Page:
Activity and rest

The CA is driven by a continuous accumulation of age (resources). A parameter stop age  sets the age above which a CA stops aging. When one of its cells reaches  this threshold, CA pauses and rests. Unlike max age which initiates CA differentiation, stop age simply stops aging. When CA rests, it utilizes age for its existence, and age declines. The rate of decline is the negative of age accumulation rate in  an active CA. The experiment below illustrates this process. The curve depicts roughly what happens.  It depicts CA-3 maximal age, while the CA responds to the aging of individual cells.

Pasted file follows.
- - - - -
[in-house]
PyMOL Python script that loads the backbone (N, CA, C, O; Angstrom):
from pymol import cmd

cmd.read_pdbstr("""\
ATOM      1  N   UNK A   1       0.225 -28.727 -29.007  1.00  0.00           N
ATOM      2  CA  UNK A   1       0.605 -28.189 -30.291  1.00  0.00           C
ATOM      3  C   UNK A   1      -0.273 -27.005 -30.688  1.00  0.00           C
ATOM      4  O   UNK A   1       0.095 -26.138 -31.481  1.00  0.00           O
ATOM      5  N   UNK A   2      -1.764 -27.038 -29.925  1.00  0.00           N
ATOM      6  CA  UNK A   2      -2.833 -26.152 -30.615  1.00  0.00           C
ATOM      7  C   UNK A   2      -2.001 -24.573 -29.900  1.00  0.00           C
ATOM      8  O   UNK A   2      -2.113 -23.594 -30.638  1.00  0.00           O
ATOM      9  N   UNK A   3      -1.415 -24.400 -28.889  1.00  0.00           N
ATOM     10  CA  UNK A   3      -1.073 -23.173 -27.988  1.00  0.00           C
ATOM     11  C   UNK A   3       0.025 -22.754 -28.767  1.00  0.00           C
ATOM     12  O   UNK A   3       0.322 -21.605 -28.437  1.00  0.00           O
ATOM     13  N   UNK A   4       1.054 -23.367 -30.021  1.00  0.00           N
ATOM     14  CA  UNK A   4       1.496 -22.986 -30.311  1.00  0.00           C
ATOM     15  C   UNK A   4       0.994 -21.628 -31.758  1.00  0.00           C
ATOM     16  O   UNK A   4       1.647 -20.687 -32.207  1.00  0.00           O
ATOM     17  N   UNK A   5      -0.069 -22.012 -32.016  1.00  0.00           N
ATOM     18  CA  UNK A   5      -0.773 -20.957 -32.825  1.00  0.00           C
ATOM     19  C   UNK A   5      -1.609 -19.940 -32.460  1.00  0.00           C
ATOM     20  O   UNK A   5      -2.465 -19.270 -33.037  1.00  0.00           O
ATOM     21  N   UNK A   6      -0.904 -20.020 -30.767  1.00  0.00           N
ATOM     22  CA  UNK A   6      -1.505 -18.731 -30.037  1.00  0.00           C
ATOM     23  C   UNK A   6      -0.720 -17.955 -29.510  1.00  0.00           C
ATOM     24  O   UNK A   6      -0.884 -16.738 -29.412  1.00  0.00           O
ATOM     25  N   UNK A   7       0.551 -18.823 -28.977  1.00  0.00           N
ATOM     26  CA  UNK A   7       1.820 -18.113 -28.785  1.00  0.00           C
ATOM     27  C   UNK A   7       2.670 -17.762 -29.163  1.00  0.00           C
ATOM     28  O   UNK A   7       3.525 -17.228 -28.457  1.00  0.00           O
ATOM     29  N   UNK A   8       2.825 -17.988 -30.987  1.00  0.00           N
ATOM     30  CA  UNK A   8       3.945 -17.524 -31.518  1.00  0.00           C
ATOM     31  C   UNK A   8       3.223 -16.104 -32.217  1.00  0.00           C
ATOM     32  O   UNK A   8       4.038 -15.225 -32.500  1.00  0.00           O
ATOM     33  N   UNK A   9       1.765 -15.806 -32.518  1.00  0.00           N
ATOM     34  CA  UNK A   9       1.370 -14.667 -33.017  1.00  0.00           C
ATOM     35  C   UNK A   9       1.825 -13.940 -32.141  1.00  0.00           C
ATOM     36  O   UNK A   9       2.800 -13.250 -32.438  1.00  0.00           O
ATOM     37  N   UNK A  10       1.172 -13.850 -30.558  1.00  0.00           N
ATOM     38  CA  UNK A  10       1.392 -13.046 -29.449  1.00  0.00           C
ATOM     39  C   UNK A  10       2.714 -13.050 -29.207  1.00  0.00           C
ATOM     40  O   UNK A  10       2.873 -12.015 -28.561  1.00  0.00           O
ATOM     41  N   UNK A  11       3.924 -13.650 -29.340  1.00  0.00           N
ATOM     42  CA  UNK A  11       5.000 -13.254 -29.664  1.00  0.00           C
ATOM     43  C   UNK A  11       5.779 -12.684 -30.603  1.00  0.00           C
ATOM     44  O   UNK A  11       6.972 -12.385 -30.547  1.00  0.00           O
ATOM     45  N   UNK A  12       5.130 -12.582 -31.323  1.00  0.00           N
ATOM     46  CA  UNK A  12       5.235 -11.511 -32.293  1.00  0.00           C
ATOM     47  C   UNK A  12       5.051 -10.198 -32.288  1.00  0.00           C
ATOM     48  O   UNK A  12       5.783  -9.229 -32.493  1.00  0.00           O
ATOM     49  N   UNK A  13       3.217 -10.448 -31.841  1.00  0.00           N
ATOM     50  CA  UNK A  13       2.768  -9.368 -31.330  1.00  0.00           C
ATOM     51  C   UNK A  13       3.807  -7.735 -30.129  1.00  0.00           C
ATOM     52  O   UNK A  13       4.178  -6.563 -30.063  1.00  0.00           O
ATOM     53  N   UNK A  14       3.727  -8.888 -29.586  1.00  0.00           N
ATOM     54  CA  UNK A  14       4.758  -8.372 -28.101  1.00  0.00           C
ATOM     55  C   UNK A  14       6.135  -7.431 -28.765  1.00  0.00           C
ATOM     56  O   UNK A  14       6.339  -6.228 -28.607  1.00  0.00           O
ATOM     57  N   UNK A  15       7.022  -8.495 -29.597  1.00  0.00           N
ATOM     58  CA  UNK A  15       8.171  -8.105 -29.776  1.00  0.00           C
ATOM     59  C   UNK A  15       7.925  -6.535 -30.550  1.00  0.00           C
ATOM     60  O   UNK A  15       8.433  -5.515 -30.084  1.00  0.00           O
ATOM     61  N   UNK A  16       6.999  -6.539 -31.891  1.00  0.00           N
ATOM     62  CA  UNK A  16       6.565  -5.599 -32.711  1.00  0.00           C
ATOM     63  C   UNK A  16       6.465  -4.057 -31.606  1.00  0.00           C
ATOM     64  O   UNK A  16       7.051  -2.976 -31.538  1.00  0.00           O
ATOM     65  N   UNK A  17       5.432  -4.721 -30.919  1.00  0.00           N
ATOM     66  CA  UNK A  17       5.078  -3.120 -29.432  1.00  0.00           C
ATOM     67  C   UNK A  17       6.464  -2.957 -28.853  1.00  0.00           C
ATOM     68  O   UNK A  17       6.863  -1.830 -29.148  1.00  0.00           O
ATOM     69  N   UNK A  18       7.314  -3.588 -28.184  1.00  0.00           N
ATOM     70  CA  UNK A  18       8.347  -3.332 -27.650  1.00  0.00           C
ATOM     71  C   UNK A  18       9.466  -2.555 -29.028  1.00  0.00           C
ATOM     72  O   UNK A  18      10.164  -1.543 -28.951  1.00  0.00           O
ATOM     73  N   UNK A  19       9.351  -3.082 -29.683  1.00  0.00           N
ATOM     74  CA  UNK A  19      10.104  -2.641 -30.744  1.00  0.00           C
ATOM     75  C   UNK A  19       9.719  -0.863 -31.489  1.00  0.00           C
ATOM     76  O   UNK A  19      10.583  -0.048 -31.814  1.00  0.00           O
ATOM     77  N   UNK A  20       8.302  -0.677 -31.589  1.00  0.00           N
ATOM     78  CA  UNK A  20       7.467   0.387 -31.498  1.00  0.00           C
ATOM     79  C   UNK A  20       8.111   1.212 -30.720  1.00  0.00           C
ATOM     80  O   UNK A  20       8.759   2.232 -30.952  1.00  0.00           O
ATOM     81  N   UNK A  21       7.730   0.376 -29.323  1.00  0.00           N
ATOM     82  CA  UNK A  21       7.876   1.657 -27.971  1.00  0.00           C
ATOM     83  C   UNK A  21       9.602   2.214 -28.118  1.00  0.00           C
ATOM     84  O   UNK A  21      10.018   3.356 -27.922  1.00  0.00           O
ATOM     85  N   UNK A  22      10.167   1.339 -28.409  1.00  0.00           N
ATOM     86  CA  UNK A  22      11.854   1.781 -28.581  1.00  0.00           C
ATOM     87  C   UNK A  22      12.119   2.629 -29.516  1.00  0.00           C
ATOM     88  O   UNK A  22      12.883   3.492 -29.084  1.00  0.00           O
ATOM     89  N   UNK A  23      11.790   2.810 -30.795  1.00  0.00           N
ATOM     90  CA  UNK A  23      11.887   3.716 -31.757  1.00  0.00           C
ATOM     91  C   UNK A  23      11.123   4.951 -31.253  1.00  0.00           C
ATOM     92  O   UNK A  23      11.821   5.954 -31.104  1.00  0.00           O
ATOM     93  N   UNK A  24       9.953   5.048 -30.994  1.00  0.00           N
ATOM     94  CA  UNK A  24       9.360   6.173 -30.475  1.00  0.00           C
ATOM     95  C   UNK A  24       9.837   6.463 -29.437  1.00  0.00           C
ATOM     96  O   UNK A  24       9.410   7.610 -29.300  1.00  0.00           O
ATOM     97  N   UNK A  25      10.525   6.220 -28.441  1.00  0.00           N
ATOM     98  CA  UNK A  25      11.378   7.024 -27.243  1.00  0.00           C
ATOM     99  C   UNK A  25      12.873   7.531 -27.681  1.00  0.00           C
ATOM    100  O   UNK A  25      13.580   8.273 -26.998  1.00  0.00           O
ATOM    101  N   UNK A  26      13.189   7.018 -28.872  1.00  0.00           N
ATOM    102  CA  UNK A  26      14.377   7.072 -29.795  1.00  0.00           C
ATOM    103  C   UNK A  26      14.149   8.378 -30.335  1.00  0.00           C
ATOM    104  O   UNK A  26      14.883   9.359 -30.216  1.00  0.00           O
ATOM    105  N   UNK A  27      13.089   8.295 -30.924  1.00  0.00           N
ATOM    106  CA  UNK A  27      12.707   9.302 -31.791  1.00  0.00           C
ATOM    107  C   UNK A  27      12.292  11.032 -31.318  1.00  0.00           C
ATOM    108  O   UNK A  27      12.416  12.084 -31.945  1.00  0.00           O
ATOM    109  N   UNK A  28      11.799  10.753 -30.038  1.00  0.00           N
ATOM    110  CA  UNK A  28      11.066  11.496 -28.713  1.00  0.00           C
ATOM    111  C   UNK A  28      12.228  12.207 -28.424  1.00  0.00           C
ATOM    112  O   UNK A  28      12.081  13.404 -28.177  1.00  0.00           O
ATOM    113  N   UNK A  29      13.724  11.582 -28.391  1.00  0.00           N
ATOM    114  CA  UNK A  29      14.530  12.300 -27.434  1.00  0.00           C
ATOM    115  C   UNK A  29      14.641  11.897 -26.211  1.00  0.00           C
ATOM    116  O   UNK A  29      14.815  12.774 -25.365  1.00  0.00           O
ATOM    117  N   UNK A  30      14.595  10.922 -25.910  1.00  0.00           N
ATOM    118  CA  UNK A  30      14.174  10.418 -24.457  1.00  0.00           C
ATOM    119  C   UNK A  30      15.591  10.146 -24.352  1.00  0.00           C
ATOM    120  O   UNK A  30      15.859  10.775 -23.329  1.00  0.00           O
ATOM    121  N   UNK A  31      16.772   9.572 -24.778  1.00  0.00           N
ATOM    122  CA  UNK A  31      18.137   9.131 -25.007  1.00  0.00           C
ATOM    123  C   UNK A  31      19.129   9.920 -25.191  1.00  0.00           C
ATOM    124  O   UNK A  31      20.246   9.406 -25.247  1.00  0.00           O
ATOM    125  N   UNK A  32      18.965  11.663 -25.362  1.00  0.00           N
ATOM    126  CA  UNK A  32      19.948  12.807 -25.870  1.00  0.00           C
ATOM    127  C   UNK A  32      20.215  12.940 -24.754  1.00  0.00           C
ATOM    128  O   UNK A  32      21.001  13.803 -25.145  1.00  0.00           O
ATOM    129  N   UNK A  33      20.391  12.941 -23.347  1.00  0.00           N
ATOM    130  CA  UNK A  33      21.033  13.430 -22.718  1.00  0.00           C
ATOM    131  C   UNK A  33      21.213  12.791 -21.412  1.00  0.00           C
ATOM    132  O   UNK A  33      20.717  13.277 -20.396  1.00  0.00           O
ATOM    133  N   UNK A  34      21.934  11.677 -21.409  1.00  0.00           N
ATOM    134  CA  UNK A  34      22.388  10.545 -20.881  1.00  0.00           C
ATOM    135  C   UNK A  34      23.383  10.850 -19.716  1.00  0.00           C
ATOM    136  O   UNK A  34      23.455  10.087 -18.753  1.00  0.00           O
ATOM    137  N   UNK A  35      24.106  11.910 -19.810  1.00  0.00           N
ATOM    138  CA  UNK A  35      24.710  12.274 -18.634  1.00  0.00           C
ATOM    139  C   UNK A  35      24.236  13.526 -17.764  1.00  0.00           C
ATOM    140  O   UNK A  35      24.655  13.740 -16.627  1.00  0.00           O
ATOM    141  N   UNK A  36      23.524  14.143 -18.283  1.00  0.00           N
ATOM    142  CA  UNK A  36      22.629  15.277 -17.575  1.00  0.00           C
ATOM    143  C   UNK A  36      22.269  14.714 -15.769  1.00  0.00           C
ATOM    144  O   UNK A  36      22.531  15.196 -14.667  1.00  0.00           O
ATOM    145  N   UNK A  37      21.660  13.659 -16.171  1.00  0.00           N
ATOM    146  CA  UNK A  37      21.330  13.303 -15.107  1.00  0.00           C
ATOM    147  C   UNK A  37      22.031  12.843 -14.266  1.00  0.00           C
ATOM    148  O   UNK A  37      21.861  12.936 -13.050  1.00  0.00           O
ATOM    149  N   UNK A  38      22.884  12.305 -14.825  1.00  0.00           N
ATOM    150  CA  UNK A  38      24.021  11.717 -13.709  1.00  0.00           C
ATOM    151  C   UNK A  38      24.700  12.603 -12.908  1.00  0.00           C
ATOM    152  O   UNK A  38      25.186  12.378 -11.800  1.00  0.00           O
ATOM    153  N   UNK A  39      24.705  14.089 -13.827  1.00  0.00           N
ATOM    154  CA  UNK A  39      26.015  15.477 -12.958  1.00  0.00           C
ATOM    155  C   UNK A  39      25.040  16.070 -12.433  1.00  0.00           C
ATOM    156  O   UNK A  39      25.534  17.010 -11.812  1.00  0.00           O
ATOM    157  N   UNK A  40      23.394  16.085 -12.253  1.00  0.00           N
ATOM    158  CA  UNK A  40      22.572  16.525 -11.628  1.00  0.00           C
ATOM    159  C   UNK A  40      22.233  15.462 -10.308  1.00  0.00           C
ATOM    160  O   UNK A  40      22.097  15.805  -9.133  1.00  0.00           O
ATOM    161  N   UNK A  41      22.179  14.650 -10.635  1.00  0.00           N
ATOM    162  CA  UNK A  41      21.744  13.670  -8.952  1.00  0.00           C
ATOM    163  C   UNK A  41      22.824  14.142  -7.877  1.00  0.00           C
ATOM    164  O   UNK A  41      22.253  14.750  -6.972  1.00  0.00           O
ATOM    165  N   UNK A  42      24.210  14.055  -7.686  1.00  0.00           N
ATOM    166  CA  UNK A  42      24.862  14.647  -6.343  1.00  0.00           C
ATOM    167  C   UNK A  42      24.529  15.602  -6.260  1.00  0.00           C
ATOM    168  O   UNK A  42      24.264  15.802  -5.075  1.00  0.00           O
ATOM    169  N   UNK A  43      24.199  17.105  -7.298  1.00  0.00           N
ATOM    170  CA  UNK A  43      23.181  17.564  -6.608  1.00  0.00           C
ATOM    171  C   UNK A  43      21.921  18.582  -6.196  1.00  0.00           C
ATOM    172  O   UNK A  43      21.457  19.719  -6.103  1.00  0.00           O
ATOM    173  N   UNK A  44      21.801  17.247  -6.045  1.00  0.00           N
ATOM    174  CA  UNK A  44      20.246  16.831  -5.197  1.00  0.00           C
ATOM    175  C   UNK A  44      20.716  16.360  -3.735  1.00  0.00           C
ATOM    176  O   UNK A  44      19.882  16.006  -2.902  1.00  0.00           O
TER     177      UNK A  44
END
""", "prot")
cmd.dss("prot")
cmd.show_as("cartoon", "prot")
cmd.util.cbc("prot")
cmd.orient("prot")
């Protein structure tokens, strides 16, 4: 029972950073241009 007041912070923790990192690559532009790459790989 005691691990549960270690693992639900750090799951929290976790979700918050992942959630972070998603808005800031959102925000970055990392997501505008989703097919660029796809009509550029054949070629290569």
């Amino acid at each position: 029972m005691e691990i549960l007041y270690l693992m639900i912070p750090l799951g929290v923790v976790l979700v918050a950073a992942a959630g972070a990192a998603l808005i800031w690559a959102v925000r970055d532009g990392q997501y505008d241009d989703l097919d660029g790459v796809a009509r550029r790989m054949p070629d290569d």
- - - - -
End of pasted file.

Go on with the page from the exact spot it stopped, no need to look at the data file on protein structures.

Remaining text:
When resting, CA does not change its structure for a while, which may be regarded as short term memory, or a register which stores information for a while. This register may serve also for delaying the presentation of information to other CA until it is needed. Here storage is activated by stop age, in the next experiment it will be activated by CA-1[mean age]. Whenever a cell age crosses CA-1[mean age], CA-3 pauses

The next experiment describes a differentiating CA-3 with delays. During the experiment CA-3 received two age increments from CA-2, otherwise it would not differentiate. Note the prolonged horizontal segment in the production curve, which results in part due to CA resting.

nca=3  zygote -> effect[no 1000]; go[63]; go109]; restoreparams donate[3, 2];; move[3, nowdat[[1 , 7]]]; go[100]; dying[3, 110, 0]; donate[3, 2]; donate[3, 2];  move[3, nowdat[[1,7]]]; go[100].

Previous page
Next page